George Robertson, the Secretary of State for Defence, yesterday took the anthrax jab himself to allay fears about the safety of the vaccine.
Mr Robertson has written to the 3,500 personnel in the Gulf saying that he understands their concerns over the illnesses that struck down many who served in the last Gulf war, but that he strongly advises them to have the vaccination. He stressed that the decision to offer the vaccinations did not mean that Saddam Hussein was expected to deliver an imminent biological weapons attack.
But in his letter to those serving in Operation Bolton in the Gulf, Mr Robertson said: "While we currently judge the threat of [Saddam] using such weapons as low, we cannot be wholly certain that this will not change in the future."
Senior Ministry of Defence forces said that the reason for the decision was that an independent medical advisory group, which Mr Robertson has recently set up, had advised him that the vaccine was safe and that it should be given to the Gulf forces, who could be in the region for months while United Nations resolutions on weapons inspections are being enforced.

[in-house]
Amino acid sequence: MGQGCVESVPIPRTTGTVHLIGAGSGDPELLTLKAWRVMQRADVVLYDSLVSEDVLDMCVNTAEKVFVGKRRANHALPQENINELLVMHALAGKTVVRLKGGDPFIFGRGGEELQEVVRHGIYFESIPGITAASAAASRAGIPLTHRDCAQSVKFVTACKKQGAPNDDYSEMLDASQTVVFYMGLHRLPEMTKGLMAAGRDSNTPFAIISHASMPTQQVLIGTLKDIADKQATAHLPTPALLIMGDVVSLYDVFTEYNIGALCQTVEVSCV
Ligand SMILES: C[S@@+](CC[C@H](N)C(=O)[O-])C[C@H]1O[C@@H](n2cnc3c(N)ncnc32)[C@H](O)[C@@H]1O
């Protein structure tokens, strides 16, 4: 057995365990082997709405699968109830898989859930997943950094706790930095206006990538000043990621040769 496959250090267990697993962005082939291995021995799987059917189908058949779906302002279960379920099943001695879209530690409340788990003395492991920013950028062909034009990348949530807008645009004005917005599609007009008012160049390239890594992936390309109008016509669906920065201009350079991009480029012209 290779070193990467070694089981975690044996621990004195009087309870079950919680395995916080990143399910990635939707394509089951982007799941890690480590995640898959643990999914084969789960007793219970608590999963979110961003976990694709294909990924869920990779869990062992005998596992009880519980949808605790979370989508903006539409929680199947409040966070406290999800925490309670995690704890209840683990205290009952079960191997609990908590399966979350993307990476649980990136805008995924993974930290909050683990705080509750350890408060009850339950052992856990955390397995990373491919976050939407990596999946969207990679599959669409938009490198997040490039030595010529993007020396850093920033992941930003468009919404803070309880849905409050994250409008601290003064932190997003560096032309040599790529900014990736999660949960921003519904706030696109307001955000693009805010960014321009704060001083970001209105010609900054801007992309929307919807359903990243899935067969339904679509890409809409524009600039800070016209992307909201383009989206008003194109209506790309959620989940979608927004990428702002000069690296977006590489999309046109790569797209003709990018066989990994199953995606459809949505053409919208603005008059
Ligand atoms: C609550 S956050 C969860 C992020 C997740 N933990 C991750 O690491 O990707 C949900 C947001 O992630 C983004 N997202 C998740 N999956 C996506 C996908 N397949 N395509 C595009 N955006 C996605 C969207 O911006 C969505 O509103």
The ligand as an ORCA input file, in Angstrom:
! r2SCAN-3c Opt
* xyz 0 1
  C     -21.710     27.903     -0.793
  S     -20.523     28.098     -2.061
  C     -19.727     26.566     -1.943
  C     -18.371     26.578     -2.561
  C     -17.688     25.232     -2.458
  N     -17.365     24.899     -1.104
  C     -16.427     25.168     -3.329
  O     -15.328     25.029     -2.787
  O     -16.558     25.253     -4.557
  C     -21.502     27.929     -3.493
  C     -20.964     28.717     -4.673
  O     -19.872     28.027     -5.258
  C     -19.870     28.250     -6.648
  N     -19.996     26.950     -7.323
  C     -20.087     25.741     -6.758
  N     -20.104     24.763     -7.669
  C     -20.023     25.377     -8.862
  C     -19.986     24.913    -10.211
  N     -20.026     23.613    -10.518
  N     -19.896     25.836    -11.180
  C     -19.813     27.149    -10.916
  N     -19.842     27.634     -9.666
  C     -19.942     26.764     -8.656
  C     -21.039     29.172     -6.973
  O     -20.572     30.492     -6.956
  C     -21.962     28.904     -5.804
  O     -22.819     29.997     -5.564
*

The United States and Canada have reached similar conclusions and both also announced yesterday that their forces serving in the Gulf are to be given anthrax vaccine.
Since 1976, 55,000 doses of anthrax vaccine have been given in Britain, mainly to vets, and only 18 people have reported minor side-effects.
But during the Gulf conflict in 1990-91 the vaccine was given in combination with a whooping cough vaccine which was designed to speed up its effects. At the same time, troops were bombarded with a wide range of other inoculations and thousands have since become ill.
MoD sources yesterday admitted that mistakes had been made during the last conflict in terms of the secrecy which surrounded the vaccine programme, and the poor record-keeping of which jabs had been administered.
Unlike in 1991, when troops were led to believe the jabs were compulsory, the new anthrax programme will be voluntary.Reuse content